1. Connect to the database:

There is no MS SQL Express LocalDB instance on the box. The configuration is stored in a standard MS SQL instance. We need therefore to change the connection string as follows:

  1. Retrieve the necessary keying material stored in the database to decrypt the password:
  1. Retrieve the clear-text and the encrypted configuration:

We can print the configuration at this point:

ADSync configuration
ADSync configuration

We can see that the domain administrator account is used for the synch and that its password is encrypted.

  1. Decrypt the user password and print data:

The output of this is:

Username: administrator
Password: d0m@in4dminyeah!

We can now get a SYSTEM shell with psexec: administrator@ administrator@


The first part, until the user shell, was quite easy. I really enjoyed the second part that was completely new to me. There should definitely be more boxes related to Azure, AWS and GCP!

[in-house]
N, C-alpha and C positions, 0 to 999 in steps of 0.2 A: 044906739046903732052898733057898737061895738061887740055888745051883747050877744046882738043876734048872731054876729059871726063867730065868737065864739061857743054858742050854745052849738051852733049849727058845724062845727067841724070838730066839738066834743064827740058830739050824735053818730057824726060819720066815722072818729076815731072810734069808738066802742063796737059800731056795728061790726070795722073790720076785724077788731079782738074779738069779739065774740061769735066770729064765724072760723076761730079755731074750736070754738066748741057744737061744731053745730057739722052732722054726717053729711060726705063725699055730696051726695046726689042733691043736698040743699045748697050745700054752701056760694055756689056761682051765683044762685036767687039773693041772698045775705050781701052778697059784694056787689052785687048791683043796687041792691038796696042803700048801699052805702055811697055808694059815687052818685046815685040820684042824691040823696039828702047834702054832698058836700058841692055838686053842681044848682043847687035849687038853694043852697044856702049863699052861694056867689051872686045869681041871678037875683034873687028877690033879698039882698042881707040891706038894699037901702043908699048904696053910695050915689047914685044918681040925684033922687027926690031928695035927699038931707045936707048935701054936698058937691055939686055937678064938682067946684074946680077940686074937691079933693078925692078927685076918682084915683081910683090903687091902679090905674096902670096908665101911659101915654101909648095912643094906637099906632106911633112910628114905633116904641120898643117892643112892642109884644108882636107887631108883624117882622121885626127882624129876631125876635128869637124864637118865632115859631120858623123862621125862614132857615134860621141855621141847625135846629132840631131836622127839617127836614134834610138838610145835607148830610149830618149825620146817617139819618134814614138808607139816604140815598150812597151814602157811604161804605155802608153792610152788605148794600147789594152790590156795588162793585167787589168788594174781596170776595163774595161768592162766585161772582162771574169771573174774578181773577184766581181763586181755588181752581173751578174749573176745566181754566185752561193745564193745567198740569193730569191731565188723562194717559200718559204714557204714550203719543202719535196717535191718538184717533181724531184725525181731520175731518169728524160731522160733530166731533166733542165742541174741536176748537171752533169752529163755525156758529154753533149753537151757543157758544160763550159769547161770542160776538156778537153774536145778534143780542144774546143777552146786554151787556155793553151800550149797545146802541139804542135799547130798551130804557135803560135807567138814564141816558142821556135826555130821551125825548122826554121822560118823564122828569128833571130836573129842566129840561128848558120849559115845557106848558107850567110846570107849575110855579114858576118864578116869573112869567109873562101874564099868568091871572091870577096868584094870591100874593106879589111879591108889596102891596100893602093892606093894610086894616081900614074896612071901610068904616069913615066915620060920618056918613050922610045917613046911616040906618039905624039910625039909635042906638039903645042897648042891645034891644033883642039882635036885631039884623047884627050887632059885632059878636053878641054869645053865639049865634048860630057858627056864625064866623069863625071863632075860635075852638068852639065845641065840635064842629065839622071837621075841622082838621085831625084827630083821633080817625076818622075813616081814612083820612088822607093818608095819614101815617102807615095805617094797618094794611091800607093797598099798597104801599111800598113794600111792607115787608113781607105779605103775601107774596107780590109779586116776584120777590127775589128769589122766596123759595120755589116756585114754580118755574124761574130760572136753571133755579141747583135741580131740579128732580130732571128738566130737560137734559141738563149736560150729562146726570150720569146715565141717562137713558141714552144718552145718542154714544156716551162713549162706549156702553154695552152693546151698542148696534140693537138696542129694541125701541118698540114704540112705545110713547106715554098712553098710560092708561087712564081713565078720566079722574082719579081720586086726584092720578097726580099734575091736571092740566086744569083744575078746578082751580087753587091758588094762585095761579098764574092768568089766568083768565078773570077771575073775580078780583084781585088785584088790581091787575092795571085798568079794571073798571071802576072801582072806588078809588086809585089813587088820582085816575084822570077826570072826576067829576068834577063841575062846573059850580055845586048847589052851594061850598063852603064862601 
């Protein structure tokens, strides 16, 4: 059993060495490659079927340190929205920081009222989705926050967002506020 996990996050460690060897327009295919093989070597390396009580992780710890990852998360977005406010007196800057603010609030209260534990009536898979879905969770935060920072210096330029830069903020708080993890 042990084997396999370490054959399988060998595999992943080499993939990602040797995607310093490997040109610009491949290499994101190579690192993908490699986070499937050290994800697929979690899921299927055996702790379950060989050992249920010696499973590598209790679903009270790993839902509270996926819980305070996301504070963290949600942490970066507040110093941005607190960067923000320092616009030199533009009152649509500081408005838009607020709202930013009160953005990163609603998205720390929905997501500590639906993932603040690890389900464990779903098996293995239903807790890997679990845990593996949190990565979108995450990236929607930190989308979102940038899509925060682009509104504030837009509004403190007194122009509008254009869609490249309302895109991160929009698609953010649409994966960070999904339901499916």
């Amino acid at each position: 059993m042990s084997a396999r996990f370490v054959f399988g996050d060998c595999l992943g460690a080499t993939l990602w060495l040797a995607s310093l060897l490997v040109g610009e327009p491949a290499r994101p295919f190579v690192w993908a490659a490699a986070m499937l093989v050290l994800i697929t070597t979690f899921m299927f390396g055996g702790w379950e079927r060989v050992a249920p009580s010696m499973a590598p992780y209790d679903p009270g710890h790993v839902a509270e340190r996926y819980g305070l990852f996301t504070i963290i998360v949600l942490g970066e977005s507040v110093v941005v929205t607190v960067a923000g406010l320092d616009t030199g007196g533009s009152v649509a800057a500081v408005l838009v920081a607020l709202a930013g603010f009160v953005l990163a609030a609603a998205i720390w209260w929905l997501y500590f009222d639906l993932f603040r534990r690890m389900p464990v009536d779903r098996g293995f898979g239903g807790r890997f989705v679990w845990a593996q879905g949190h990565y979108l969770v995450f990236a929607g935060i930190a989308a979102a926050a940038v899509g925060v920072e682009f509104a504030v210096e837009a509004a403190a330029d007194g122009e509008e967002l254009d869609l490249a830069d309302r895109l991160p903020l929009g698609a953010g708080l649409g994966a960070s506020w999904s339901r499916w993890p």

As usual, here are some takeaways:

  • disable Active Directory anonymous binding,
  • change default passwords, don’t re-use then and enforce a strong password policy,
  • update Azure AD Connect as soon as patches are available and use a dedicated service account with the least privileges possible.


[1] Jxplorer

[2] AS-REP Roasting

[3] Create an Azure Service Principal

[4] Microsoft Graph

[5] Azure Resource Manager

[6] OpenID Connect

[7] Azure AD Connect

[8] Azure AD Connect for Red Teamers

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AppSec Engineer and CTFer